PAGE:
Although Khomeini has worked to reduce frictions between his two former students, blatant..bick ering. between the; rival> .camps means I that Khomeinils death is likely to be followed by an open and possibly violent power struggle. a. I IRAN'S DESTABILIZING FOREIGN POLICY Khomeini does not see himself as a leader of a nation but as the divinely ins p ired spiritual leader of fundamentalist Islam, a faith that recognizes no national boundaries. He holds out the model of the Iranian revolution as a solution to the problems of the troubled Moslem world, which he perceives to be polluted by Western secula r values and influences. Iran is trumpeted as a "redeemer state the champion of the world's oppressed peoples in the struggle against oppressor states and classes.

Iran has mounted an extensive campaign of subversion against un-Islamicll Moslem states that have been targeted because of their pro-Western alignment or their secular political systems. Although inflammatory Iranian radio broadcasts urge radical revolt throughout the Moslem world, in practice Iran has exerted its revolutionary influence primari l y among its Shiite co-religionists, thus far with little success. Iranian attempts to spark a fundamentalist Shiite revolt in neighboring Iraq contributed to the September 1980 Iraqi invasion of Iran An Iranian-orchestrated coup attempt in Bahrain was cru shed in December 19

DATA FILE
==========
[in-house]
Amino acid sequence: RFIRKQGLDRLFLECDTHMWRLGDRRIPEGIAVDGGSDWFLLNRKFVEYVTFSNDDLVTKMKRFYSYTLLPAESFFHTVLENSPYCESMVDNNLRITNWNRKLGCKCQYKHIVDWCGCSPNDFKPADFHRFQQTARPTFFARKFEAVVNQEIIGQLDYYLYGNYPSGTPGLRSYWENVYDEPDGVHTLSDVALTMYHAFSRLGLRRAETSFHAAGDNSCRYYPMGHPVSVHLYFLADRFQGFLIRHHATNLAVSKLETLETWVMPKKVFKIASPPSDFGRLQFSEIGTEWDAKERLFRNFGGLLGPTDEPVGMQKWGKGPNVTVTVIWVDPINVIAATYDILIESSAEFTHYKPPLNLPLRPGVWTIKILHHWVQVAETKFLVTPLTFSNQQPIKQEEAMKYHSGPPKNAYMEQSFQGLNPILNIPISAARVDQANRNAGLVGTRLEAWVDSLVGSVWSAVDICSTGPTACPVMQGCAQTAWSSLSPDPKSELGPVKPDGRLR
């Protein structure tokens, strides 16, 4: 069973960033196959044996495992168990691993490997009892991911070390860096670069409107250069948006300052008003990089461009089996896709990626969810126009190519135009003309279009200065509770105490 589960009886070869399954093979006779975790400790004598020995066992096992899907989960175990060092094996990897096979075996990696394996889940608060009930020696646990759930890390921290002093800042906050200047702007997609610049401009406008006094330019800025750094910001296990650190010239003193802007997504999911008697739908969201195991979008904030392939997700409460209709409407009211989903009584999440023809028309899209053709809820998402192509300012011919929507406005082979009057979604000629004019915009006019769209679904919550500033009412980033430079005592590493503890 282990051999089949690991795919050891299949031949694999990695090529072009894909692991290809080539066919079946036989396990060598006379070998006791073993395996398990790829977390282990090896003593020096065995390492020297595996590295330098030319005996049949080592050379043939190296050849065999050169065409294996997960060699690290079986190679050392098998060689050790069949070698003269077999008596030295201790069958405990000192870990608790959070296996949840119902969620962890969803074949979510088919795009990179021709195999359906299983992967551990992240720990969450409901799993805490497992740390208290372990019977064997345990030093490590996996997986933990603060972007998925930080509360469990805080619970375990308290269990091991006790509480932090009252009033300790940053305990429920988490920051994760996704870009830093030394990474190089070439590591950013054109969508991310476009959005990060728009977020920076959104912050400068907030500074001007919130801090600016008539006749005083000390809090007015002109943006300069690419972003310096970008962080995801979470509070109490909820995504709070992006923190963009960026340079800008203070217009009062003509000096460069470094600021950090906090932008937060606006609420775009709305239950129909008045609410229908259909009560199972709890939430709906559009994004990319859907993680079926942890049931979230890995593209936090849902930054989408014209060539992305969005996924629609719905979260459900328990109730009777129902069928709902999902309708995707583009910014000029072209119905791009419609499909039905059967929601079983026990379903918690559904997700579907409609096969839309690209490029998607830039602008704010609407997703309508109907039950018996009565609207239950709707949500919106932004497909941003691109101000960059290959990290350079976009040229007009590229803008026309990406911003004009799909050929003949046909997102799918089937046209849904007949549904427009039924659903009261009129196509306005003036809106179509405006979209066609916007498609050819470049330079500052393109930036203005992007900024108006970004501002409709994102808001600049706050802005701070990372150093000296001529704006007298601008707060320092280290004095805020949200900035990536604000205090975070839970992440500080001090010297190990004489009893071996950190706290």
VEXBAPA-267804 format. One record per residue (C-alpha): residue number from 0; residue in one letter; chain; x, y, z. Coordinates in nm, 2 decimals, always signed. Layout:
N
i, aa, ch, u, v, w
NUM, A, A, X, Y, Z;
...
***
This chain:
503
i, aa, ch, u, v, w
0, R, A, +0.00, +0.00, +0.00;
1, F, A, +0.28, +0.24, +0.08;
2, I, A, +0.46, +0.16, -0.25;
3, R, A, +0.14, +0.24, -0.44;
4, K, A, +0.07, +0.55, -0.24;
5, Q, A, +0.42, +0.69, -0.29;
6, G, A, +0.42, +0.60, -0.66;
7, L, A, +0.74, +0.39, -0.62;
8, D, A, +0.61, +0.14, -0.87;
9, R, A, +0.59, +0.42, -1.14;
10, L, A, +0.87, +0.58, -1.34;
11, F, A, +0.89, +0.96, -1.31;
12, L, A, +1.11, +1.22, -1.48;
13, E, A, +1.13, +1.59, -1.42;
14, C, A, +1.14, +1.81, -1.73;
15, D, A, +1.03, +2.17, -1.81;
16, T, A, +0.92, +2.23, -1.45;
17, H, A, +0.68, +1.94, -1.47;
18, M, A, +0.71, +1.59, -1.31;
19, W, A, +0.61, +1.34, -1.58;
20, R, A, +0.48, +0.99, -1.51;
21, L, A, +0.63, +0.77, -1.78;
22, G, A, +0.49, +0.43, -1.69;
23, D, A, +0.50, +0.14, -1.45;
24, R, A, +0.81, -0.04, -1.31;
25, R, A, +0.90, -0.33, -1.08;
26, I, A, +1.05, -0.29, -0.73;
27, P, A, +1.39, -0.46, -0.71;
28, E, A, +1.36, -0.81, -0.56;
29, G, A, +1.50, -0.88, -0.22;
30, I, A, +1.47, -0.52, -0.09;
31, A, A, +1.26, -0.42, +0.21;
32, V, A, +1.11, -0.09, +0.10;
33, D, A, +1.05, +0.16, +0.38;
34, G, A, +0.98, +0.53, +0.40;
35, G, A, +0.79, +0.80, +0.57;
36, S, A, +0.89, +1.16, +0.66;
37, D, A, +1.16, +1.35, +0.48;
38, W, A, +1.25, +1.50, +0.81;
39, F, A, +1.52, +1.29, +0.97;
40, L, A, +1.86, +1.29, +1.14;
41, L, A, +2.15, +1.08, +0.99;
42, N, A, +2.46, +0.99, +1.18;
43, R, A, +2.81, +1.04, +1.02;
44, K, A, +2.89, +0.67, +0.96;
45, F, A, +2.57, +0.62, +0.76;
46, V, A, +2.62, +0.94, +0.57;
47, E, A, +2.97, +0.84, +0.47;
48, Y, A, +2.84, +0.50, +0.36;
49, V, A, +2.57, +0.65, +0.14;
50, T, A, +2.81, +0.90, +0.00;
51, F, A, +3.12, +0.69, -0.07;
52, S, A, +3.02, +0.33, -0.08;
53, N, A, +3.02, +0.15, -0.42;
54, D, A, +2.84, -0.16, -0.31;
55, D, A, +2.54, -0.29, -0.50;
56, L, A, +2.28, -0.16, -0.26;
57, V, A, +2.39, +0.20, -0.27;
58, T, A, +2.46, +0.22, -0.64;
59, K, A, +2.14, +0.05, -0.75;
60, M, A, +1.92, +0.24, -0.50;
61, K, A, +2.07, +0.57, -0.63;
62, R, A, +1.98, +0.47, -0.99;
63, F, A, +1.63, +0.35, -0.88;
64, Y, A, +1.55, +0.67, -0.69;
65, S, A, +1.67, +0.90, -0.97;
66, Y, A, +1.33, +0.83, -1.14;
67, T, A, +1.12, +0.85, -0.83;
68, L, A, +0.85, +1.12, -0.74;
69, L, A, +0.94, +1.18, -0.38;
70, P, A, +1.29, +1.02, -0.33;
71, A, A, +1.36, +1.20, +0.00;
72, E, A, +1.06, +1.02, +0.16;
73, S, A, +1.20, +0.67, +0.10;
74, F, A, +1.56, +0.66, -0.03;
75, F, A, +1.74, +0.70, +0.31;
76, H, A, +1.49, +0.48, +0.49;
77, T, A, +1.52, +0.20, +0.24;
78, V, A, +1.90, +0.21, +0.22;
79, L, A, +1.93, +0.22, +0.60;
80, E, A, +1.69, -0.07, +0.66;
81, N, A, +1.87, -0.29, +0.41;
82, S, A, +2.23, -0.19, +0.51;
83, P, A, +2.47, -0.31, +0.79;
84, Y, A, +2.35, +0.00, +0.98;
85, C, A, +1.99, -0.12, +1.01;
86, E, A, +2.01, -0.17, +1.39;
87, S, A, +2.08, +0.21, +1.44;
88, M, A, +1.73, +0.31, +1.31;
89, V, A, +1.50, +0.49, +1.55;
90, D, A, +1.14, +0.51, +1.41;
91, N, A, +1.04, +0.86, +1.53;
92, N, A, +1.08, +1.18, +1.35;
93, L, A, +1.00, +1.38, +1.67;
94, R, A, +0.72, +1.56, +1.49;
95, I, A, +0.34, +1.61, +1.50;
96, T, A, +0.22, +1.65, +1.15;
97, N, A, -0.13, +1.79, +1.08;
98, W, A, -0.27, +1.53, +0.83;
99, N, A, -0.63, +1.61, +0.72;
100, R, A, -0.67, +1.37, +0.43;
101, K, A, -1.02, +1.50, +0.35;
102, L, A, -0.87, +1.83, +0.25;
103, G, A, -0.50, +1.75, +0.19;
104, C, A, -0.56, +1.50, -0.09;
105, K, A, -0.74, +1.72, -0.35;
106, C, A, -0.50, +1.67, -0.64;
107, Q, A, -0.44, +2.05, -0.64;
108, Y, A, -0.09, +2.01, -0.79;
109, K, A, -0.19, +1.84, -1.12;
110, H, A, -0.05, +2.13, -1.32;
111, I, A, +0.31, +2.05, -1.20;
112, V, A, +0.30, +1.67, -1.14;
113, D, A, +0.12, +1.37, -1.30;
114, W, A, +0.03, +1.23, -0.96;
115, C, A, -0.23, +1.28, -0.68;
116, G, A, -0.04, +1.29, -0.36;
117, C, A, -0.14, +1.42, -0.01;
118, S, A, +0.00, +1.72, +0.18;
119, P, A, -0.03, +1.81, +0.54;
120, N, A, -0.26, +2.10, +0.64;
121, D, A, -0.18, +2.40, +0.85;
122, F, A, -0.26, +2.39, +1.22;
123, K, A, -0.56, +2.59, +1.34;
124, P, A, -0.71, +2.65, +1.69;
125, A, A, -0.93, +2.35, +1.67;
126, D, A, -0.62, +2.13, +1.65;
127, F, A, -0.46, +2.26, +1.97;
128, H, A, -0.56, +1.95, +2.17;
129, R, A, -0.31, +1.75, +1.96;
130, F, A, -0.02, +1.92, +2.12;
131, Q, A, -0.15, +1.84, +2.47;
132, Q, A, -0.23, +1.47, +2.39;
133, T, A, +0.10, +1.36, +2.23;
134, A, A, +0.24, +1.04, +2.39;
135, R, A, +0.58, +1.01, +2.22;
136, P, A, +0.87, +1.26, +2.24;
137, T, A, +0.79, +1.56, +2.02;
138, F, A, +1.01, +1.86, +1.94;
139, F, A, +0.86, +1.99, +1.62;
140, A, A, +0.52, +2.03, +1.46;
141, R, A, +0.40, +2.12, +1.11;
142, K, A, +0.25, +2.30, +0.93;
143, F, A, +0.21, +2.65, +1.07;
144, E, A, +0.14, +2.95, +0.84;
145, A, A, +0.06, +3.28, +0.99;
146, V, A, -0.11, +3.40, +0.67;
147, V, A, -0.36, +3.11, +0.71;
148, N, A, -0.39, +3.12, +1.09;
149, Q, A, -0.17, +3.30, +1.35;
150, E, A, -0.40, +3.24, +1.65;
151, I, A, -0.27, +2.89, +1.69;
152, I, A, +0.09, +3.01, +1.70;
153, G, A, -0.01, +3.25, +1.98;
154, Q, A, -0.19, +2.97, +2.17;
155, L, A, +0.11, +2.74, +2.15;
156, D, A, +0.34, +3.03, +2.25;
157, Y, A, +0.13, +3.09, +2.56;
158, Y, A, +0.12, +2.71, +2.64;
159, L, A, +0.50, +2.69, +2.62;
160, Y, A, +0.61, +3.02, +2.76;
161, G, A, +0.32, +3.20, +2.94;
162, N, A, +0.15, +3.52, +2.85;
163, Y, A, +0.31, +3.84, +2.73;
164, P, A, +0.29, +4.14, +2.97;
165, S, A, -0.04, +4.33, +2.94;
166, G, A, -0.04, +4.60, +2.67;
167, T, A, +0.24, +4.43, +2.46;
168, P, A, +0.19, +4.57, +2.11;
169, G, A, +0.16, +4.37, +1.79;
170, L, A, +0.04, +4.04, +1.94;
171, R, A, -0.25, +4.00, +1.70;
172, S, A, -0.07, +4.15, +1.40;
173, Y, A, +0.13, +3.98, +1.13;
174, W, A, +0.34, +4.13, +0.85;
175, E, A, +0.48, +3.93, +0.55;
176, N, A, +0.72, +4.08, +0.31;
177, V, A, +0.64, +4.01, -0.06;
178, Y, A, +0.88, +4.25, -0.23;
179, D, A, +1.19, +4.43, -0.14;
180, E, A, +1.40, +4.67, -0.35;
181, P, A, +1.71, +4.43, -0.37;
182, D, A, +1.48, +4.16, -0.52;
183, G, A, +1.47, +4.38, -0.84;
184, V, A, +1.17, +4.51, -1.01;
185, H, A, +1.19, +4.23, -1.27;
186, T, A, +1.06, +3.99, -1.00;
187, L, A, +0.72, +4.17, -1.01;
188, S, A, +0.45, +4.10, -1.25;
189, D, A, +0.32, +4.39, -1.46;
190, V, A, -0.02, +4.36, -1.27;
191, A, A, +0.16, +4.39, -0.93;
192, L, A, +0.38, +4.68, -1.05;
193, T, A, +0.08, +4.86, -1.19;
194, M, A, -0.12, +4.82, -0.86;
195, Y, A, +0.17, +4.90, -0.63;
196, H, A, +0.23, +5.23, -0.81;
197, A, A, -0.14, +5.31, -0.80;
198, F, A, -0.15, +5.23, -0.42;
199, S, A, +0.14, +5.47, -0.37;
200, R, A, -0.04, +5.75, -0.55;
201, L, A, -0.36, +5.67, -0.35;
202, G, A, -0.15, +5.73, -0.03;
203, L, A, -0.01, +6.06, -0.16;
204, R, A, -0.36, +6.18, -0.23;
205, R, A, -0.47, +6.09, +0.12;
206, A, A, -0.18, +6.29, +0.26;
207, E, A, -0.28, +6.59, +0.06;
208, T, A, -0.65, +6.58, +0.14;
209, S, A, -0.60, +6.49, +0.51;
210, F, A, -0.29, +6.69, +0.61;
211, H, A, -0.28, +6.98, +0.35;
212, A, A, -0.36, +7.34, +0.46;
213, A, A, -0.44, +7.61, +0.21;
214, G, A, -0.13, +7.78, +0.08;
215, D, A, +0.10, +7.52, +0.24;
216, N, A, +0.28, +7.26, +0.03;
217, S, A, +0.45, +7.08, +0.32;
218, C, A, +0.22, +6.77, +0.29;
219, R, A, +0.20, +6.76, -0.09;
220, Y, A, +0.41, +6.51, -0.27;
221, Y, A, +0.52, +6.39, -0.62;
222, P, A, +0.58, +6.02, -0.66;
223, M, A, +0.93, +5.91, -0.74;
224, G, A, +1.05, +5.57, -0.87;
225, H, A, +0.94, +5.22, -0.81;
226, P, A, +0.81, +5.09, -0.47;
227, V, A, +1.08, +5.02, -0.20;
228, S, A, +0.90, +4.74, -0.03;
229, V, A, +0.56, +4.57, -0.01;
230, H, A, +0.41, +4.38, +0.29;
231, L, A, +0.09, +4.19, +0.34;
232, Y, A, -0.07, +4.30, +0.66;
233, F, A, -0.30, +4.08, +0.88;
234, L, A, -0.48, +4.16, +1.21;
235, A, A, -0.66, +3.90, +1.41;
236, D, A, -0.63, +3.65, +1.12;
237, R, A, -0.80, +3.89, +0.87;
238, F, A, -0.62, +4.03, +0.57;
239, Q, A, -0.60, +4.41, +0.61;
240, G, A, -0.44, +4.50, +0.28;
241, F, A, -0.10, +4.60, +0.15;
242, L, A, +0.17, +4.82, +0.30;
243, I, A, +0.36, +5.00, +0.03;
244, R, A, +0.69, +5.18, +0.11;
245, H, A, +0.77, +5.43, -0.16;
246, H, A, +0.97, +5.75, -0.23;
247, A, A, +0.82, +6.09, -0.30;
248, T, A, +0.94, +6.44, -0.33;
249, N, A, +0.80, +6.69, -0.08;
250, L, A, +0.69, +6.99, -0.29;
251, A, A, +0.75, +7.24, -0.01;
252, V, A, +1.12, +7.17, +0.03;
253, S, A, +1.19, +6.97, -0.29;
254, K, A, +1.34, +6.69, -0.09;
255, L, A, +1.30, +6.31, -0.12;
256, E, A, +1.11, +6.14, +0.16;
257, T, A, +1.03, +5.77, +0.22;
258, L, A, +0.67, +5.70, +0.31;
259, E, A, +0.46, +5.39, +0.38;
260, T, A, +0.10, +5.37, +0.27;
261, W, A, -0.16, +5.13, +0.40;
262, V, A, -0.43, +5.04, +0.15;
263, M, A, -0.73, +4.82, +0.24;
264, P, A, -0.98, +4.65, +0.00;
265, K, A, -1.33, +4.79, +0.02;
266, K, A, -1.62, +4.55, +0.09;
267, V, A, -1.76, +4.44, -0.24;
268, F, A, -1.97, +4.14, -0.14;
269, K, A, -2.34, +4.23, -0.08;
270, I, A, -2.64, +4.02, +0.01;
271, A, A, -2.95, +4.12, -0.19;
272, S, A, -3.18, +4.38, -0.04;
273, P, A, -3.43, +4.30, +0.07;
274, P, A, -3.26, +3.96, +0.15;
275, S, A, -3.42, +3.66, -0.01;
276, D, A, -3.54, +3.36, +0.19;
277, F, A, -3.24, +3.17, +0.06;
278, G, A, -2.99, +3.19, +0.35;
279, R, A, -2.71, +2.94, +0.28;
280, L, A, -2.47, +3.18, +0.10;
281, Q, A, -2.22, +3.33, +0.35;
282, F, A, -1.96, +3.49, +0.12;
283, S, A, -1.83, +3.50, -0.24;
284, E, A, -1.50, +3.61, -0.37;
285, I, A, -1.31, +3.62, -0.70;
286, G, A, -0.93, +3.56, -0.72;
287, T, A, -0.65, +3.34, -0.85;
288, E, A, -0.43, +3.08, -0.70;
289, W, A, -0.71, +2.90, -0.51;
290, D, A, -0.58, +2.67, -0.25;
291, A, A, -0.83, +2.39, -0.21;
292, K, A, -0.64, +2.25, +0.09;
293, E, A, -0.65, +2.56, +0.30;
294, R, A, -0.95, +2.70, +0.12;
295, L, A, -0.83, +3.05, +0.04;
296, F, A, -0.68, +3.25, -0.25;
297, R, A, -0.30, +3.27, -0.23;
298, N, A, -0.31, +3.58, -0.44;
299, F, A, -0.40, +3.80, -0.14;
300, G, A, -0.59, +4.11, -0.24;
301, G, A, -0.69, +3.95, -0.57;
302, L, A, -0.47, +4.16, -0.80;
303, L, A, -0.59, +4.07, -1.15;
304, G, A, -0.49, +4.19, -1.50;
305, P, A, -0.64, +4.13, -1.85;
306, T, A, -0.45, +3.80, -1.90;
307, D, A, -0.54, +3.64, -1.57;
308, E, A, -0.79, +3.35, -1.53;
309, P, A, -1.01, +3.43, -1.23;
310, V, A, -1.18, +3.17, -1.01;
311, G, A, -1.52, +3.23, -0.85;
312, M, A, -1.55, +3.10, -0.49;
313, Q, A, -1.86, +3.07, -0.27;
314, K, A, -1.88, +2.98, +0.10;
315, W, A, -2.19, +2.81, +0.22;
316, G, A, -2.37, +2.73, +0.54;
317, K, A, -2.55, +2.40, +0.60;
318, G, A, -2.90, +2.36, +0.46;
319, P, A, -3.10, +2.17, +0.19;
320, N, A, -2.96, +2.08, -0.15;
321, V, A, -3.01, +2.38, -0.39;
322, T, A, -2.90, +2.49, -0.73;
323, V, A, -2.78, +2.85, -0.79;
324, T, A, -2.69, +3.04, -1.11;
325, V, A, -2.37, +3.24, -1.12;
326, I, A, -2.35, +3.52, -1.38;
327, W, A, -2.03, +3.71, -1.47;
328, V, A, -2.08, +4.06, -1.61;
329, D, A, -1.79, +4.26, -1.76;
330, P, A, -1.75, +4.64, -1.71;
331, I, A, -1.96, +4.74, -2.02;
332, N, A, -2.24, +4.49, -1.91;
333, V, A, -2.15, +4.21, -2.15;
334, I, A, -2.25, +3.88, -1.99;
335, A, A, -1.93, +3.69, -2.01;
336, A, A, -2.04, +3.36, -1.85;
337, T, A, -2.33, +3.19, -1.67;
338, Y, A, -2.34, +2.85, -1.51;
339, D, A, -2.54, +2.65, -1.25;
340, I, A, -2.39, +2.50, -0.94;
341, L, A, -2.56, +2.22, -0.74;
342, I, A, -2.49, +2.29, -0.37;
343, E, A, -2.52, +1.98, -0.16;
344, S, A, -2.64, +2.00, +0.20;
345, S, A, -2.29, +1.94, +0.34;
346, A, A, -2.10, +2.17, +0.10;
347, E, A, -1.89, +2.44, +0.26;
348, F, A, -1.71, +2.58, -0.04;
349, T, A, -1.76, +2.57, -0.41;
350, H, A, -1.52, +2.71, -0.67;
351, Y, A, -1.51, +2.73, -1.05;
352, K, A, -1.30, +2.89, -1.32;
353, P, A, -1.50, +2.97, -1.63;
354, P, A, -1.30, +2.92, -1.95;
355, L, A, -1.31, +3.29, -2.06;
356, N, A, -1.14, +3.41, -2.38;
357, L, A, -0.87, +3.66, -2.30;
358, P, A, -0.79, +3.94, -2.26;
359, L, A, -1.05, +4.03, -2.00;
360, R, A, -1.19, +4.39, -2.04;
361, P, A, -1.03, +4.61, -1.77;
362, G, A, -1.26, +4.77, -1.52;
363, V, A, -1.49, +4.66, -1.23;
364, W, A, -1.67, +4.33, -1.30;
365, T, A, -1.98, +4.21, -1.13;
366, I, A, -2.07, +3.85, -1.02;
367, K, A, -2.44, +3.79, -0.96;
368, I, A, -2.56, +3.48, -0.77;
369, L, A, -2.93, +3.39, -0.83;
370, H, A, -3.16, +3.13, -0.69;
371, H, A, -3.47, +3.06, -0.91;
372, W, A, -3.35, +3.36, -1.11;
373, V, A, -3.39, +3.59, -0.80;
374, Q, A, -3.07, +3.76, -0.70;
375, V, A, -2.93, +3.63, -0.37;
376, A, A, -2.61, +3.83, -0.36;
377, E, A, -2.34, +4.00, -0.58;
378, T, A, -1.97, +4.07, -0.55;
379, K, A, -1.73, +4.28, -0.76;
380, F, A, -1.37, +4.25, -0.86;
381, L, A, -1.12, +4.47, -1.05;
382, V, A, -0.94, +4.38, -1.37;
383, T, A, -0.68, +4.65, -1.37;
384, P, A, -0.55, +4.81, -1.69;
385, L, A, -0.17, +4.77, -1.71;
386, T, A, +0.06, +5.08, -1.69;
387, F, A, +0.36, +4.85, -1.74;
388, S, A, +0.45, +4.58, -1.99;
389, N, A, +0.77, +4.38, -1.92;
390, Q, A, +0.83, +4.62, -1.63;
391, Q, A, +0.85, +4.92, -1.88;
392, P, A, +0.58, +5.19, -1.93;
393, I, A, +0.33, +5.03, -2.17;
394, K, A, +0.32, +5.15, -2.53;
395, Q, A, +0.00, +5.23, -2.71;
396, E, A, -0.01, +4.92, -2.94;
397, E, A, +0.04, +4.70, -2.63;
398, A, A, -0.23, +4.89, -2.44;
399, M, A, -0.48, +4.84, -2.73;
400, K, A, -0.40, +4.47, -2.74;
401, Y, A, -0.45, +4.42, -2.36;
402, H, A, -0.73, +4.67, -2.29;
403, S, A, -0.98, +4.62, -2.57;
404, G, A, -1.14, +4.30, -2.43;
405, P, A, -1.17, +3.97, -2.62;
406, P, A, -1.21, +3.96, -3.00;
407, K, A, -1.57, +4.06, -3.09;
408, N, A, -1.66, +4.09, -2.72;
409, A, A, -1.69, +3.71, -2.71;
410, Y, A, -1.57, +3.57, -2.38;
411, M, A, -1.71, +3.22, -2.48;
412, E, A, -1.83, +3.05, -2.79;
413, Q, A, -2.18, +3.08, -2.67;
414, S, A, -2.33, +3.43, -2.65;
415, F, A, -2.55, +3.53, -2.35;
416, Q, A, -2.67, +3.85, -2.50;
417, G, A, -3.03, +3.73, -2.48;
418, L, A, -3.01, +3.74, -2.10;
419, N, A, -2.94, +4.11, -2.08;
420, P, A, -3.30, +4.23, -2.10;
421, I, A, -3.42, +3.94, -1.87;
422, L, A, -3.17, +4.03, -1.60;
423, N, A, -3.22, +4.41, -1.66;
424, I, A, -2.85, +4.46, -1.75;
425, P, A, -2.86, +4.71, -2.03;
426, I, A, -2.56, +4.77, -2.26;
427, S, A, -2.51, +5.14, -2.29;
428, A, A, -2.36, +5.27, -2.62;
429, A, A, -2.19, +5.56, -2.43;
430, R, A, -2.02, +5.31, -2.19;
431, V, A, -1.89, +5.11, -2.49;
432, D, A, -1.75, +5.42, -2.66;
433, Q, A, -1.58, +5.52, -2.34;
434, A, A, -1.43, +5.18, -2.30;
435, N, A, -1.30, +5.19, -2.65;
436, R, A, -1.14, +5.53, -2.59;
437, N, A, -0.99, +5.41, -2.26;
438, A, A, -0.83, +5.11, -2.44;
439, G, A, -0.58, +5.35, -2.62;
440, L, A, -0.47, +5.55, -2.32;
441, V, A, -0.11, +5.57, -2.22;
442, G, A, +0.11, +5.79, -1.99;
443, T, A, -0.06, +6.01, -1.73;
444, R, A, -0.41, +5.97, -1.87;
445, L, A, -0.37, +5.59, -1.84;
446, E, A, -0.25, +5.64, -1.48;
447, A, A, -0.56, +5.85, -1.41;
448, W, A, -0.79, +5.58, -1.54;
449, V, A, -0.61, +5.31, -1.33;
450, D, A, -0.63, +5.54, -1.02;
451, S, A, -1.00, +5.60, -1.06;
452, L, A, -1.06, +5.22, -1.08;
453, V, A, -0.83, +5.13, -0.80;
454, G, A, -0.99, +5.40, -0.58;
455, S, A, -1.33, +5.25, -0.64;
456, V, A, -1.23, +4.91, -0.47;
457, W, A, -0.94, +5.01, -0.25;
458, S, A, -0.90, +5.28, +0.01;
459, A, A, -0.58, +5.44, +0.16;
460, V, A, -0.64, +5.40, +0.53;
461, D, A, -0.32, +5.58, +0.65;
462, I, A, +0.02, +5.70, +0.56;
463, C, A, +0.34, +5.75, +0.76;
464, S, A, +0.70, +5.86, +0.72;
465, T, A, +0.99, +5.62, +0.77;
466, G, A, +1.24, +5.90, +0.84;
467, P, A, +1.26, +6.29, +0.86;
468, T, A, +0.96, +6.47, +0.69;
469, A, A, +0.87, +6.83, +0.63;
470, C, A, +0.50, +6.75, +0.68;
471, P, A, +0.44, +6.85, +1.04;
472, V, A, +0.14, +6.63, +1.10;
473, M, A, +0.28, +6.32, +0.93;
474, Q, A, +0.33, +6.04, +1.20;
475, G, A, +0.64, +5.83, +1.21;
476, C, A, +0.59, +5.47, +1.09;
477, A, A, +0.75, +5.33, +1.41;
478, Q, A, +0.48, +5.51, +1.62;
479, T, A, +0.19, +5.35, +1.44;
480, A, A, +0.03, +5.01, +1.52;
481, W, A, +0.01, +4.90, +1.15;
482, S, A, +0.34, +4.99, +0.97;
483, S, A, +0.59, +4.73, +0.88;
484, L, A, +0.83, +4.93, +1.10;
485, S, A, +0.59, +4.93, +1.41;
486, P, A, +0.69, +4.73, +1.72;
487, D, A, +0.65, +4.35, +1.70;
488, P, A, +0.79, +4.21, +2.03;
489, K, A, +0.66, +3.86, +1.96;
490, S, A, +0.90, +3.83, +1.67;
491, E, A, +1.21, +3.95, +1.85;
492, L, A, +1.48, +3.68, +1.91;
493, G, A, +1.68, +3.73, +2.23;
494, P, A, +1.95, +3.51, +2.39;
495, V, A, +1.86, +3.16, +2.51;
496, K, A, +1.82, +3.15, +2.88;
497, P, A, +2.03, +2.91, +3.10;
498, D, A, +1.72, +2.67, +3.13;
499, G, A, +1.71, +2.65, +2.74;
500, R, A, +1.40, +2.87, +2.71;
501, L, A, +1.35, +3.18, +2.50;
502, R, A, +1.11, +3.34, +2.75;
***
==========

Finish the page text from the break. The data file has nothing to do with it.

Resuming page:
81. Civil disturbances among Saudi Arabia's 400,000 Shiites, possibly inspired by Iran, were quashed between 1979 and 1980 Iran's most successful effort to export its revolution has been in war-torn Lebanon radicalized by the Lebanese c ivil war and Israel's 1982 military intervention, has been fertile ground for Iran's revolutionary fundamentalist ideology. Iranian mullahs with suitcases full of money have been reported in Lebanese Shiite villages A force of as many as 1,000 Iranian Rev o lutionary Guards stationed in Lebanon's Bekaa valley provides training, logistical support, and even operatifnal planning for a wide variety of Lebanese Shiite terrorist groups. Pro-Iranian The large and poor Lebanese Shiite community 6. See Alvin Bernste i n Iran's Low-Intensity War Against the United States," Orbis Spring 1986 5- Lebanese Shiite groups bombed the U.S. Embassy in Beirut in April 1983 and the U.S. Marine barracks in Beirut that October and kidnapped scores of Americans, including the passeng ers of TWA flight 847 in June 1985 and three others held in Beirut, eight Americans remain hostage in Lebanon by the growing pragmatism imposed by the Iran-Iraq war.